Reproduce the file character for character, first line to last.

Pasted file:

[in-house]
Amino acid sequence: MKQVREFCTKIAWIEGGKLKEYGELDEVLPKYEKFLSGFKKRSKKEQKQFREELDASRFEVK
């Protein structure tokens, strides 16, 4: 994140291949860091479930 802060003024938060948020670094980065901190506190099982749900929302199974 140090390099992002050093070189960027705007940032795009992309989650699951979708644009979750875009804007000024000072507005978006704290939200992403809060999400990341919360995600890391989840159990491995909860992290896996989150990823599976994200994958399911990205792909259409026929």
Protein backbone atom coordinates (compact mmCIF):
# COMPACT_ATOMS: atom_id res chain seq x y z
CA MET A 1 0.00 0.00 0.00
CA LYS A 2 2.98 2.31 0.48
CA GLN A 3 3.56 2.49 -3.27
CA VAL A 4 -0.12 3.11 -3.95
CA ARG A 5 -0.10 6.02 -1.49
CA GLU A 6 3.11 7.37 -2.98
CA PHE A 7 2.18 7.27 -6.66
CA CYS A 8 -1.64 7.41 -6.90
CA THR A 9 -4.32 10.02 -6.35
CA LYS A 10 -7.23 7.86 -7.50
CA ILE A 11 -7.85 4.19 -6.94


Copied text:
[in-house]
Amino acid sequence: MKQVREFCTKIAWIEGGKLKEYGELDEVLPKYEKFLSGFKKRSKKEQKQFREELDASRFEVK
């Protein structure tokens, strides 16, 4: 994140291949860091479930 802060003024938060948020670094980065901190506190099982749900929302199974 140090390099992002050093070189960027705007940032795009992309989650699951979708644009979750875009804007000024000072507005978006704290939200992403809060999400990341919360995600890391989840159990491995909860992290896996989150990823599976994200994958399911990205792909259409026929």
Protein backbone atom coordinates (compact mmCIF):
# COMPACT_ATOMS: atom_id res chain seq x y z
CA MET A 1 0.00 0.00 0.00
CA LYS A 2 2.98 2.31 0.48
CA GLN A 3 3.56 2.49 -3.27
CA VAL A 4 -0.12 3.11 -3.95
CA ARG A 5 -0.10 6.02 -1.49
CA GLU A 6 3.11 7.37 -2.98
CA PHE A 7 2.18 7.27 -6.66
CA CYS A 8 -1.64 7.41 -6.90
CA THR A 9 -4.32 10.02 -6.35
CA LYS A 10 -7.23 7.86 -7.50
CA ILE A 11 -7.85 4.19 -6.94